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Light Sheds On New Fiber's Potential To Change Technology

Date:
December 13, 2007
Source:
University of Bath
Summary:
Photonic crystal fiber's ability to create broad spectra of light, which will be the basis for important developments in technology, has been explained for the first time. The fiber can change a pulse of light with a narrow range of wavelengths into a spectrum hundreds of times broader and ranging from visible light to the infra-red. This is called a supercontinuum.

Dr Dmitry Skryabin (left) and Dr Andrey Gorbach.
Credit: Image courtesy of University of Bath

Photonic crystal fibre’s ability to create broad spectra of light, which will be the basis for important developments in technology, has been explained for the first time in an article in the journal Nature-Photonics.

The fibre can change a pulse of light with a narrow range of wavelengths into a spectrum hundreds of times broader and ranging from visible light to the infra-red. This is called a supercontinuum.

This supercontinuum is one of the most exciting areas of applied physics today and the ability to create it easily will have a significant effect on technology.

This includes telecommunications, where optical systems hundreds of times more efficient than existing types will be created because signals can be transmitted and processed at many wavelengths simultaneously.

Supercontinua generated in photonic crystal fibres also help to create optical clocks which are so accurate that they lose or gain only a second every million years. Two physicists based in the US and Germany shared the Nobel Prize for Physics in 2005 for work in this area.

Despite these applications, the mechanism behind supercontinuum generation has remained unclear, which has stopped physicists from being even more precise in using it.

But researchers at the University of Bath have now discovered the reason for much of the broadening of the spectrum.

Dr Dmitry Skryabin and Dr Andrey Gorbach, of the Centre for Photonics and Photonic Materials in the Department of Physics, found that the generation of light across the entire visible spectrum was caused by an interaction between conventional pulse of lights and what are called solitons, special light waves that maintain their shape as they travel down the fibre.

The researchers found that the pulses of light sent down the fibre get struck behind the solitons as both pass down the fibre, because the solitons slow down as they move. This barrier caused by the solitons forces the light pulses to shorten their wavelength and so become bluer, just as the solitons’ wavelength lengthens, becoming redder. This dual effect creates the broadened spectrum.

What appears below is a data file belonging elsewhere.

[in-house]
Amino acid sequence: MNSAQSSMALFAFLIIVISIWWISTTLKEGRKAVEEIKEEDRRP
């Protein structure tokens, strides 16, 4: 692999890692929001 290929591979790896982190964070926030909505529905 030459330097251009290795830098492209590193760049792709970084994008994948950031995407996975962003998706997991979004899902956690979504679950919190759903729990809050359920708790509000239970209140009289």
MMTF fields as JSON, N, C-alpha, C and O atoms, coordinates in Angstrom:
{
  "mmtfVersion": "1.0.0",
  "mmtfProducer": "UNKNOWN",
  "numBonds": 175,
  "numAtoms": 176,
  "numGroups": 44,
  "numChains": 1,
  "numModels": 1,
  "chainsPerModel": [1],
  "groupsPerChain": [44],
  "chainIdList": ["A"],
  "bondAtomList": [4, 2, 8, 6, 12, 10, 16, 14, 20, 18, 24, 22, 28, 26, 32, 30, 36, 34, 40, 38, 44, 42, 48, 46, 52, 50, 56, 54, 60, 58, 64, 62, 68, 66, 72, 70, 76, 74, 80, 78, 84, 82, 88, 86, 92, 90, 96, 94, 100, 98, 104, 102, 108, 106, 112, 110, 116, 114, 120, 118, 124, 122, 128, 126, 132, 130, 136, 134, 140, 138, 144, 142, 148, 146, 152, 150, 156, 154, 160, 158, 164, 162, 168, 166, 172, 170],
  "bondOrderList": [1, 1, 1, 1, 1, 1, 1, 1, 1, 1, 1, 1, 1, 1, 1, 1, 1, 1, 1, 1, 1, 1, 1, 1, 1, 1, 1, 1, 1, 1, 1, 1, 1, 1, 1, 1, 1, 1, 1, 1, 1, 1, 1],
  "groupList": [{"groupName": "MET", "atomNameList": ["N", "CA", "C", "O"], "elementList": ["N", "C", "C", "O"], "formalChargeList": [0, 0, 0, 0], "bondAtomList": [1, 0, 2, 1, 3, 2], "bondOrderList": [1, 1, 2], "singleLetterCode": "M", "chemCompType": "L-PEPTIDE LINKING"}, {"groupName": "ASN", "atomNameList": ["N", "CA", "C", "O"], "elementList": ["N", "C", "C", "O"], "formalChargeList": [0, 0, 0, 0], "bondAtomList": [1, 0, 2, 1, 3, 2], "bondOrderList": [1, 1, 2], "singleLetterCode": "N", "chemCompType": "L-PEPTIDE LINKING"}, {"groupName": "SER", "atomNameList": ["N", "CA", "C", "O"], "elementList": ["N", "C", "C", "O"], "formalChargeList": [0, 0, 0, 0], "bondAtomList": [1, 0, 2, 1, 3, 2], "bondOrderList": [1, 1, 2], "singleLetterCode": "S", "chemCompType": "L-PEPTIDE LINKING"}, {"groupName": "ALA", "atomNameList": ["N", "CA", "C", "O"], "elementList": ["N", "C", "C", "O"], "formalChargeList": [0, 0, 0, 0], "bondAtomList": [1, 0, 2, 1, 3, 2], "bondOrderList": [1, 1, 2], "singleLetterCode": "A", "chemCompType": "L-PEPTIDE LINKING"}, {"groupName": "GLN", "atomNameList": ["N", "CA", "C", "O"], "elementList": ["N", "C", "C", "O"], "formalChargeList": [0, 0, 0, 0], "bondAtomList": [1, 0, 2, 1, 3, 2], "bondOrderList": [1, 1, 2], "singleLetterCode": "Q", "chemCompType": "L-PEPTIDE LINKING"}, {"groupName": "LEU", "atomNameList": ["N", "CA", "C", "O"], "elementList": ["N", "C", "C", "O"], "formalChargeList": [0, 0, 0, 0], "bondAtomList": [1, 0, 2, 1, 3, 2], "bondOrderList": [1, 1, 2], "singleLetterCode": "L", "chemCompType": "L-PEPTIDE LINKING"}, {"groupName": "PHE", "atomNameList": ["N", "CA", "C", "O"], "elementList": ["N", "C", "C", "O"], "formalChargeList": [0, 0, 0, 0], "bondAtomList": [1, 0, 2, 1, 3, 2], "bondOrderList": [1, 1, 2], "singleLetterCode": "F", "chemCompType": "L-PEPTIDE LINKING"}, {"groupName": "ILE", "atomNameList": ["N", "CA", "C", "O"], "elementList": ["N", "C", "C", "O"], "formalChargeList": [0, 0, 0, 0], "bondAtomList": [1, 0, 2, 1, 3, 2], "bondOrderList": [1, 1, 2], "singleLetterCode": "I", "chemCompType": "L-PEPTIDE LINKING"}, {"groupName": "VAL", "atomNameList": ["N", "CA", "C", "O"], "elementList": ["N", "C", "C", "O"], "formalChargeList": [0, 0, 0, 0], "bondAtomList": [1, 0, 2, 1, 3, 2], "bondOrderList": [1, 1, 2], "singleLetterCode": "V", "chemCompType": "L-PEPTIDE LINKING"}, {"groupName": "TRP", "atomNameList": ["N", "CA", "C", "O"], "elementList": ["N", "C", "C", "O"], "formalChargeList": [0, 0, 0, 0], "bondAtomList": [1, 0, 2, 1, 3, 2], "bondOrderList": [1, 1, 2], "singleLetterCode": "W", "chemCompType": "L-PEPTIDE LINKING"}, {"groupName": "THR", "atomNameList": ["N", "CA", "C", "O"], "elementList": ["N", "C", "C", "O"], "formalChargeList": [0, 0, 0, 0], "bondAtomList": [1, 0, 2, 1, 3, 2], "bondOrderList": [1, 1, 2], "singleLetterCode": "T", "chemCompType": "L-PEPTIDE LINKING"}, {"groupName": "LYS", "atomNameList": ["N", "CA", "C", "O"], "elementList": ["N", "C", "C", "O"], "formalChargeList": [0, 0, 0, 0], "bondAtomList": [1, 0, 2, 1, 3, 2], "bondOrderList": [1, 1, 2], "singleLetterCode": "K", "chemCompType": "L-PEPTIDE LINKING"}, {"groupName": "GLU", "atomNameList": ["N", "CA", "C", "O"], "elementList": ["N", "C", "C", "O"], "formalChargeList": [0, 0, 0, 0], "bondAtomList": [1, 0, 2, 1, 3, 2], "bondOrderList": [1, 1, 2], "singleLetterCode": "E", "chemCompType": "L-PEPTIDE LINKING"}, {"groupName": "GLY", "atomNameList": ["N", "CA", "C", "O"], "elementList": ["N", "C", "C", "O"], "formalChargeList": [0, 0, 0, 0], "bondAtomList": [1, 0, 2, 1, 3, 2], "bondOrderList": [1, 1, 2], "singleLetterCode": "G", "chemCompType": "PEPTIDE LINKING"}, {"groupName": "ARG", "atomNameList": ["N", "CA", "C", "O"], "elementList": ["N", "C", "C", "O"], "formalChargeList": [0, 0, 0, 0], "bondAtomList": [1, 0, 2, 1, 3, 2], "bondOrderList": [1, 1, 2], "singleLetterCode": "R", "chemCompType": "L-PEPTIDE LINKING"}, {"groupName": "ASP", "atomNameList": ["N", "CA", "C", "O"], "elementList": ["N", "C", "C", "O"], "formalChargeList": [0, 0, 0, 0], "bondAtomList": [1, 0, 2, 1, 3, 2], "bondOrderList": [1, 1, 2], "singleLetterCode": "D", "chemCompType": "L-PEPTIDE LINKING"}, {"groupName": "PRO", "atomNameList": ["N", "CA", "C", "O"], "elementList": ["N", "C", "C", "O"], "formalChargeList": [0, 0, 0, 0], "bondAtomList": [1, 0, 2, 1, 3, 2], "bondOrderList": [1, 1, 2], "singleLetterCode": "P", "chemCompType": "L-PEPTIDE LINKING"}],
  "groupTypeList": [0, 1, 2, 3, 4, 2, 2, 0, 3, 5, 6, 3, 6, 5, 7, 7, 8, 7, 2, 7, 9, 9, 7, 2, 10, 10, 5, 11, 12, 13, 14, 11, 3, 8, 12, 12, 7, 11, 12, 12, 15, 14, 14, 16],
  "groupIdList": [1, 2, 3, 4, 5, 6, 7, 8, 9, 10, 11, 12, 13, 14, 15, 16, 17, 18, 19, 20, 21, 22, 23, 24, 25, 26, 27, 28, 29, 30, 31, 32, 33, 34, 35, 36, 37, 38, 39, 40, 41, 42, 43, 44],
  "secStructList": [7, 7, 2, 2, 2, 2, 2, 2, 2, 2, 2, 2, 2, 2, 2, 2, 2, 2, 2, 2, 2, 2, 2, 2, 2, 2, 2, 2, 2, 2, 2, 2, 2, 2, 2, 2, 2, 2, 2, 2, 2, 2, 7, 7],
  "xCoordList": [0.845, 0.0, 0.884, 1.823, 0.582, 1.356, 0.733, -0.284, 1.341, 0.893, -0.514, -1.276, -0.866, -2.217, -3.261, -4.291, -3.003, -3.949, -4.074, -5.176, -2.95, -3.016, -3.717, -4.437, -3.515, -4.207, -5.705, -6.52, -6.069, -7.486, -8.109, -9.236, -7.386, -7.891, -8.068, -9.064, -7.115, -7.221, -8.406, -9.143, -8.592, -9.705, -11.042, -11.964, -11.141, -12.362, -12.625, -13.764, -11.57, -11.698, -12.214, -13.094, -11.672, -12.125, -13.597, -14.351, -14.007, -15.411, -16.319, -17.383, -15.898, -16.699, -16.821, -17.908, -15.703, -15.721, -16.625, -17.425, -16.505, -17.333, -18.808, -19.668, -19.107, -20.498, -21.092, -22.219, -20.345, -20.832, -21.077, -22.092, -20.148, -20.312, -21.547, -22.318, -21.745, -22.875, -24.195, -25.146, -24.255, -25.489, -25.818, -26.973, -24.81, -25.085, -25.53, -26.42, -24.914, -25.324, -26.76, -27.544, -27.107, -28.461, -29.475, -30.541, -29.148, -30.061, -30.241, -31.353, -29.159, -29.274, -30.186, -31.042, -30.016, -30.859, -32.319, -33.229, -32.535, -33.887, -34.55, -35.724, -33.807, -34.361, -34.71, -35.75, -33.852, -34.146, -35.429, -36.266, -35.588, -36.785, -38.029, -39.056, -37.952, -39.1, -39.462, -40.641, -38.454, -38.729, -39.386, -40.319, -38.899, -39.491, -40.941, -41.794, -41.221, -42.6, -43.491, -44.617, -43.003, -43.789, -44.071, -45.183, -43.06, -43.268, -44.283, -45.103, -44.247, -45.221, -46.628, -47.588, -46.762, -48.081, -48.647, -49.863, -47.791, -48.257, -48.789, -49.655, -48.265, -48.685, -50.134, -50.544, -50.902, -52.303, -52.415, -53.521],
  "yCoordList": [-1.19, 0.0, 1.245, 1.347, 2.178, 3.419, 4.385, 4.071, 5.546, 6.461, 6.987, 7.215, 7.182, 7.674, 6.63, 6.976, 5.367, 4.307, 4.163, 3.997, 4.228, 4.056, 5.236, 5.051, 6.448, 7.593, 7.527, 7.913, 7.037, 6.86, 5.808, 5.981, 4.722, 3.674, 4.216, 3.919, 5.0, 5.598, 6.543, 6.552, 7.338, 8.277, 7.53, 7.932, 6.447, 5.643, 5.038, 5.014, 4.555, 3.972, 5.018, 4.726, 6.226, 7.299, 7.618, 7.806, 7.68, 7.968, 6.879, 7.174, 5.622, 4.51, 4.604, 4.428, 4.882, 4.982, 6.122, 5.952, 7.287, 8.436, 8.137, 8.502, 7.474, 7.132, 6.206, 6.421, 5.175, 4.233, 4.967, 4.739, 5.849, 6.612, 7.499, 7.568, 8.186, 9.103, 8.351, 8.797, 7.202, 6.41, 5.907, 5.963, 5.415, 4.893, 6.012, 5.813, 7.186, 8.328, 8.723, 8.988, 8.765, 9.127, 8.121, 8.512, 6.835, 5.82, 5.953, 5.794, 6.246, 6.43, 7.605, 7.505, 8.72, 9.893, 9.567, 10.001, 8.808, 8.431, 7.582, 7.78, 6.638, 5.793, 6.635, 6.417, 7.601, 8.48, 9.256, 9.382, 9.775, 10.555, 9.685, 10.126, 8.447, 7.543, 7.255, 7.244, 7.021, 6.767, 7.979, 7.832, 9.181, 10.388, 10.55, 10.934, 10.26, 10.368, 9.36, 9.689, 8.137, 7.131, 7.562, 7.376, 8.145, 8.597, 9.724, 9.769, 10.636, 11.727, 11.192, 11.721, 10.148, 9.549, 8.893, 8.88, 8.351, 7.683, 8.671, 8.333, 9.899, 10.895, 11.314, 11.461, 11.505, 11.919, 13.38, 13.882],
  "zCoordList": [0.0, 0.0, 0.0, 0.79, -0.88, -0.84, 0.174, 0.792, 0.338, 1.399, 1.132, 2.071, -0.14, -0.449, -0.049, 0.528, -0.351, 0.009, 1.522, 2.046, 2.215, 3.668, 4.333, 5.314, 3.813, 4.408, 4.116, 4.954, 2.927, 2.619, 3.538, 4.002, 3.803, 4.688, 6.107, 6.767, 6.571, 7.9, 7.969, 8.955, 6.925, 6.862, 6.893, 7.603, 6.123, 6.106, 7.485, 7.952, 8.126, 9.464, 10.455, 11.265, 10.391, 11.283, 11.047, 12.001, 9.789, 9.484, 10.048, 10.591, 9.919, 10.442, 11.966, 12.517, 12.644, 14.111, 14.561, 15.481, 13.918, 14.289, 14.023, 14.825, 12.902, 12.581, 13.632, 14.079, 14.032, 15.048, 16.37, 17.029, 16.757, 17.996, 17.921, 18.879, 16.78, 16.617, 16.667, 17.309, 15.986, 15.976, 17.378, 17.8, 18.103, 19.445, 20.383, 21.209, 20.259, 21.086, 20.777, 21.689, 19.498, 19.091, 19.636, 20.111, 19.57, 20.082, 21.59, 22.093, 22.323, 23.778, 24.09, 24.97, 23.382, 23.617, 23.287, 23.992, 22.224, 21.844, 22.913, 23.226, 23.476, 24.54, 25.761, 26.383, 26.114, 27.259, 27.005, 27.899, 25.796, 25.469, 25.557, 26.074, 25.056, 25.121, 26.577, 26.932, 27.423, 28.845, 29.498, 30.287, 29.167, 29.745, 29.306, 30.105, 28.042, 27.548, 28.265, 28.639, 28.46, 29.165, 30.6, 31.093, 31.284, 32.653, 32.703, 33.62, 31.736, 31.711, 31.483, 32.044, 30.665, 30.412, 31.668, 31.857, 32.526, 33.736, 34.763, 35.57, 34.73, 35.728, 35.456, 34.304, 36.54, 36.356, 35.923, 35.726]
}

“One of the most startling effects of the photonic crystal fibre is its ability to create a strong bright spectrum of visible and infra red light from a very brief pulse of light,” said Dr Skryabin.

“We have never fully understood exactly why this happens until our research showed how the pulse of light is slowed down and blocked by other activity in the fibre, forcing it to shorten its wavelength.

“Until now the creation and manipulation of the supercontinua in photonic crystal fibres have been done in an ad-hoc way without knowing exactly why different effects are observed. But now we should be able to be much more precise when using it.”

Dr Skryabin believes that the interaction between light pulses and solitons has similarities with the way gravity acts on objects.


Story Source:

The above story is based on materials provided by University of Bath. Note: Materials may be edited for content and length.


Cite This Page:

University of Bath. "Light Sheds On New Fiber's Potential To Change Technology." ScienceDaily. ScienceDaily, 13 December 2007. <www.sciencedaily.com/releases/2007/12/071210104013.htm>.
University of Bath. (2007, December 13). Light Sheds On New Fiber's Potential To Change Technology. ScienceDaily. Retrieved April 17, 2014 from www.sciencedaily.com/releases/2007/12/071210104013.htm
University of Bath. "Light Sheds On New Fiber's Potential To Change Technology." ScienceDaily. www.sciencedaily.com/releases/2007/12/071210104013.htm (accessed April 17, 2014).

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